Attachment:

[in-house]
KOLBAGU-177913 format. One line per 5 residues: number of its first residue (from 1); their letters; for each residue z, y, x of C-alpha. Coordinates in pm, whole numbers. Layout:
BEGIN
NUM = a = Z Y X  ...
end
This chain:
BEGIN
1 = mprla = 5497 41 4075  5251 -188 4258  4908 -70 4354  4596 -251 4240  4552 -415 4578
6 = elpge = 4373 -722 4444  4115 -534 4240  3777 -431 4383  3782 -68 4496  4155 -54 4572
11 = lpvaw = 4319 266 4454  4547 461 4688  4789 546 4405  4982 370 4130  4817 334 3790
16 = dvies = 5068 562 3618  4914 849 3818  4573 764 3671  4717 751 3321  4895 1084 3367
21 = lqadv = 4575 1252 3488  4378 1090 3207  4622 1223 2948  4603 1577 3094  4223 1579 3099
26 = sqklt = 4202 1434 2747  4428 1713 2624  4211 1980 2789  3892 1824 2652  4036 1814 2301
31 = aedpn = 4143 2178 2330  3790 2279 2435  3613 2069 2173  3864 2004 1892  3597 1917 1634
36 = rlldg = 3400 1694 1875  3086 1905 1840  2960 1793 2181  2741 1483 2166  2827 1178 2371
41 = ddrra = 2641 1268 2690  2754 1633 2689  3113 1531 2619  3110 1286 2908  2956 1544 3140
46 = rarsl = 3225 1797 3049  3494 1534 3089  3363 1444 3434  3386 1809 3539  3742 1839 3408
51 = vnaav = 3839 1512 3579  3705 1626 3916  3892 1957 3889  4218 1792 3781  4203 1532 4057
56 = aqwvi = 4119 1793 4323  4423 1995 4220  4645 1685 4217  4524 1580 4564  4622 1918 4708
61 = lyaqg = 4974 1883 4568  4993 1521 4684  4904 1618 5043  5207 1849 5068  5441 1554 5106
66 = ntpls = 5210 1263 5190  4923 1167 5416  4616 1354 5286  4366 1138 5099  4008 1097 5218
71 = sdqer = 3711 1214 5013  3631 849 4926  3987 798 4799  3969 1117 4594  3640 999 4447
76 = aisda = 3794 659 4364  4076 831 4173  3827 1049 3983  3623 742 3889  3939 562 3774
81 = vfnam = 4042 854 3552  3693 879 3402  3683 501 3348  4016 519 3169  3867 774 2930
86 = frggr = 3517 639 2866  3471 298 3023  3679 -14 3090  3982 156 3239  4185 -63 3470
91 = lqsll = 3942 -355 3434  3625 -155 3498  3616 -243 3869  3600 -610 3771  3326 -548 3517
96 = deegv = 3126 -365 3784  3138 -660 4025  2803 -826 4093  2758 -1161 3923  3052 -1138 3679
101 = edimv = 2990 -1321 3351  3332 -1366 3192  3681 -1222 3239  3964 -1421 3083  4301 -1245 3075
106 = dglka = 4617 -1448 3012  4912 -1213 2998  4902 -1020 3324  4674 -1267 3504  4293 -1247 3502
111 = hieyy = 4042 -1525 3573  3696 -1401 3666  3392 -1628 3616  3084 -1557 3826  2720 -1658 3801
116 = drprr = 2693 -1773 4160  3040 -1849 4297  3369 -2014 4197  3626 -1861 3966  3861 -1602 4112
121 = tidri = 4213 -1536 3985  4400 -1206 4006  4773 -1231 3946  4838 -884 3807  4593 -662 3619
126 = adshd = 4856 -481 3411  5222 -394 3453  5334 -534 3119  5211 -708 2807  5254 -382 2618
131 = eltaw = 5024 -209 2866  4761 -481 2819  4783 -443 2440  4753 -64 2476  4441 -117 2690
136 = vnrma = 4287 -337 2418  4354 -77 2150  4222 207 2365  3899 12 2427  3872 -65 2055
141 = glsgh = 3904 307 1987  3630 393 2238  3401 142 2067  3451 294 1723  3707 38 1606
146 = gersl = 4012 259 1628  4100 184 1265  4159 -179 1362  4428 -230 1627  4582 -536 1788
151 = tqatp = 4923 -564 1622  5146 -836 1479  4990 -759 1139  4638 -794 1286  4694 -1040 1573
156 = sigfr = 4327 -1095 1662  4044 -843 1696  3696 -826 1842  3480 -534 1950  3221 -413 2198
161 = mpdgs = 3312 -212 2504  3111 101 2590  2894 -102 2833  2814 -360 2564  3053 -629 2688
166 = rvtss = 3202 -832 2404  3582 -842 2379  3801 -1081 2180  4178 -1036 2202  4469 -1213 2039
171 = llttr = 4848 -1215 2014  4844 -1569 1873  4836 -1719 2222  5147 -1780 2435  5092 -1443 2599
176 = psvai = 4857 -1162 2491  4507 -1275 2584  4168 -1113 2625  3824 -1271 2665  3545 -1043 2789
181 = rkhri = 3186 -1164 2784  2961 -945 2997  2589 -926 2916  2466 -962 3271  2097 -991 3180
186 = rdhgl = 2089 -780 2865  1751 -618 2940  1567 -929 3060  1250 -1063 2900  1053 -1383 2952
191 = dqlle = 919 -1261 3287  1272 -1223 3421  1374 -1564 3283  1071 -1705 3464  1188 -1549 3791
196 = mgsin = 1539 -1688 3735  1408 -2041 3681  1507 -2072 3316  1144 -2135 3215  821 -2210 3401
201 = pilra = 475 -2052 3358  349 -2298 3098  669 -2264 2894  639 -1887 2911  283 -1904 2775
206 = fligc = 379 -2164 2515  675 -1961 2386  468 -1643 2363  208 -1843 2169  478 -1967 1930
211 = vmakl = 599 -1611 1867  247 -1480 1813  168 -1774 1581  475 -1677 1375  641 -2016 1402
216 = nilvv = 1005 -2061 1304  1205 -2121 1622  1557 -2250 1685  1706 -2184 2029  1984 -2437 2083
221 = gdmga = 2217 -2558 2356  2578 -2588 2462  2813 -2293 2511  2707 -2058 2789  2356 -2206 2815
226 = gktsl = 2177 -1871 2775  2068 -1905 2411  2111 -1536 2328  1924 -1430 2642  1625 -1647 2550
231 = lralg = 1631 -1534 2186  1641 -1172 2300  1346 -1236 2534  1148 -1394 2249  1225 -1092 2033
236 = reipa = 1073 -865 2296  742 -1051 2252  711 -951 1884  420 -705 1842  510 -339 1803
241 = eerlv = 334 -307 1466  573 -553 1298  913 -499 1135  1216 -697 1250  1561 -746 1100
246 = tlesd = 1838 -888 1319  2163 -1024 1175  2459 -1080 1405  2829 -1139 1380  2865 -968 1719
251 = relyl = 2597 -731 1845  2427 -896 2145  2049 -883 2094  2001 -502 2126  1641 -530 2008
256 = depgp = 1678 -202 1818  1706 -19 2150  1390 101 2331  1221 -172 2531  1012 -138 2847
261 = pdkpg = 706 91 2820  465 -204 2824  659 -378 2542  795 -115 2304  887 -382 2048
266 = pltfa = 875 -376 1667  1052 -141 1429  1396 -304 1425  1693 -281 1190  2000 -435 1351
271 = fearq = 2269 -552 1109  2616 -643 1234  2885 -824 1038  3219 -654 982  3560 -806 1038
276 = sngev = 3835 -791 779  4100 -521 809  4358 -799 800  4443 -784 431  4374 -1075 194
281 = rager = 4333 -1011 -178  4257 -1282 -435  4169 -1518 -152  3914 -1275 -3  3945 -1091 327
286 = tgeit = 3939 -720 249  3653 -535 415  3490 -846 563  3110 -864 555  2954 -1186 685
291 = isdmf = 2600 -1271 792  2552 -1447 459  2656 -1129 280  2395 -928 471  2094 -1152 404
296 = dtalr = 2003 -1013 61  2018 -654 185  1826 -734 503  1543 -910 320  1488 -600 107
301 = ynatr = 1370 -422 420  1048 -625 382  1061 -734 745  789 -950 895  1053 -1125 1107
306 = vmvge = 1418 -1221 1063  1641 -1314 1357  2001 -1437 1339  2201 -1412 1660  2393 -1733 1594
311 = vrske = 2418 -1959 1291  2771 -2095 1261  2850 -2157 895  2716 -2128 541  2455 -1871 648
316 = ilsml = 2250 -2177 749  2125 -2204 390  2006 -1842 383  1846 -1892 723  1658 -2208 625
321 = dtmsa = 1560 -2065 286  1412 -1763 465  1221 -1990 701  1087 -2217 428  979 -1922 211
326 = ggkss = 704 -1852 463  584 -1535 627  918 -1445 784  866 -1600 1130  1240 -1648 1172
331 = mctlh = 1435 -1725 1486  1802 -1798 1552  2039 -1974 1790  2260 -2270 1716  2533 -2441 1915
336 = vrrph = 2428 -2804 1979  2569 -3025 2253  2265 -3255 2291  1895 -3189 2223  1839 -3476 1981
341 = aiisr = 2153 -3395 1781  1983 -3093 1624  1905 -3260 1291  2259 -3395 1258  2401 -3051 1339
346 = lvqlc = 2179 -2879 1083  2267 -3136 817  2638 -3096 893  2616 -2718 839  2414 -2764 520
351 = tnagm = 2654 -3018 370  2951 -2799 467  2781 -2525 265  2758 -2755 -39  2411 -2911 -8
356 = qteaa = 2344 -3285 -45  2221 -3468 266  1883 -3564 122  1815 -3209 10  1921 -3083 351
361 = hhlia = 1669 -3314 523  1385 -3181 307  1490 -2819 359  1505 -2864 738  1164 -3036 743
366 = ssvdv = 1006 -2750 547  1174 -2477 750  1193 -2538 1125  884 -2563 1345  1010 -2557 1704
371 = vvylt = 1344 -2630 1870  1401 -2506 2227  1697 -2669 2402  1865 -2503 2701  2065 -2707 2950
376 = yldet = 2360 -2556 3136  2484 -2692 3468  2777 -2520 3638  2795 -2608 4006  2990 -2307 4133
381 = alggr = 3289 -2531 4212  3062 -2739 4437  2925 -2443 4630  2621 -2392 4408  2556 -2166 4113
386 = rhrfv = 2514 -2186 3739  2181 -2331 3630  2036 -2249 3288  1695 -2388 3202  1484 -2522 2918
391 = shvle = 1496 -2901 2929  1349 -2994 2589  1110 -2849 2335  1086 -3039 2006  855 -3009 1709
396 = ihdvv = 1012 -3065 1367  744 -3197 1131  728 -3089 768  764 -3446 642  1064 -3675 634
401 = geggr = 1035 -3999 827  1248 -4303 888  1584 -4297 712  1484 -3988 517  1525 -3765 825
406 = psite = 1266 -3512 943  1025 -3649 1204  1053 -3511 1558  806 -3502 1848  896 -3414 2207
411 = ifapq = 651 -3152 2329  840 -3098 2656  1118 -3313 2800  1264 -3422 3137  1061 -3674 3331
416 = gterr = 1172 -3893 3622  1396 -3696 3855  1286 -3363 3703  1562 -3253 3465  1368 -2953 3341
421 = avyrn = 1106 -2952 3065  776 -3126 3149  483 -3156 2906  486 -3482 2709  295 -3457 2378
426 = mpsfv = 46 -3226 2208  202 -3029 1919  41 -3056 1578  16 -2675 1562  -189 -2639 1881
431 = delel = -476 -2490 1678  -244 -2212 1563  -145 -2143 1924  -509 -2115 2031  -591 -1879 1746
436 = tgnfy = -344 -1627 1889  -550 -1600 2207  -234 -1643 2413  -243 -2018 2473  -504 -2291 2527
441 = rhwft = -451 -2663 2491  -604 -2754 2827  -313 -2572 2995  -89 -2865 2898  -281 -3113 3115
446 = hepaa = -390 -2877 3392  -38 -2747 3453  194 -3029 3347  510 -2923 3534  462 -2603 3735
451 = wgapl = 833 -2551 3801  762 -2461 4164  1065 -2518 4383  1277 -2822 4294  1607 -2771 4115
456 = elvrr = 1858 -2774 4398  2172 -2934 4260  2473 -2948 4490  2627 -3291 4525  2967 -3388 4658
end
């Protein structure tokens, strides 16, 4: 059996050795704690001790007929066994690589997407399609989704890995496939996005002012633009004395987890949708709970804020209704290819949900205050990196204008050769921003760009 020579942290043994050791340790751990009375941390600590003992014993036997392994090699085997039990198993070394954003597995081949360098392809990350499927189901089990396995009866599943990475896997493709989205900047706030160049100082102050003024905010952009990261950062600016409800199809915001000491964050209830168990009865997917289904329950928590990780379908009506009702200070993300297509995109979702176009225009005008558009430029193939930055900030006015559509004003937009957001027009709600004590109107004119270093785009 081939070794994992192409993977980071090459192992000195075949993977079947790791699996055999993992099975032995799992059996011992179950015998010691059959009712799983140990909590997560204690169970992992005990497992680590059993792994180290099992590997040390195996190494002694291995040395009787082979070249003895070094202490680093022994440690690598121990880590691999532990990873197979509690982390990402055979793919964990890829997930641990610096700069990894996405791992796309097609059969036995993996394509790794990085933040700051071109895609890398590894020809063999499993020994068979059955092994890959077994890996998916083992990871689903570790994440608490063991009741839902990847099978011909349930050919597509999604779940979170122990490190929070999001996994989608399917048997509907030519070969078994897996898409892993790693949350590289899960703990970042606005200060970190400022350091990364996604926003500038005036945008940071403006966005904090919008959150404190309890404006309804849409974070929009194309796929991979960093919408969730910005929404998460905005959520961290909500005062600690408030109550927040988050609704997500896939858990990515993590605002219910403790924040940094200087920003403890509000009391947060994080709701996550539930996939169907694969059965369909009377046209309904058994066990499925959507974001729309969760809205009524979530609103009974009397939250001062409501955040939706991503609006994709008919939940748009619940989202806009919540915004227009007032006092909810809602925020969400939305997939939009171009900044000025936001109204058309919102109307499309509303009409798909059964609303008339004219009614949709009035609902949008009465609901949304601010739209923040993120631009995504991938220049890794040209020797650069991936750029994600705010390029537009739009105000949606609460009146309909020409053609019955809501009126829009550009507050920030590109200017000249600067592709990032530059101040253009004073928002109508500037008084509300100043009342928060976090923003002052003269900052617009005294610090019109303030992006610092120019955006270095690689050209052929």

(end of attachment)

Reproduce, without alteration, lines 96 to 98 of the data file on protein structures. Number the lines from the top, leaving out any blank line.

441 = rhwft = -451 -2663 2491  -604 -2754 2827  -313 -2572 2995  -89 -2865 2898  -281 -3113 3115
446 = hepaa = -390 -2877 3392  -38 -2747 3453  194 -3029 3347  510 -2923 3534  462 -2603 3735
451 = wgapl = 833 -2551 3801  762 -2461 4164  1065 -2518 4383  1277 -2822 4294  1607 -2771 4115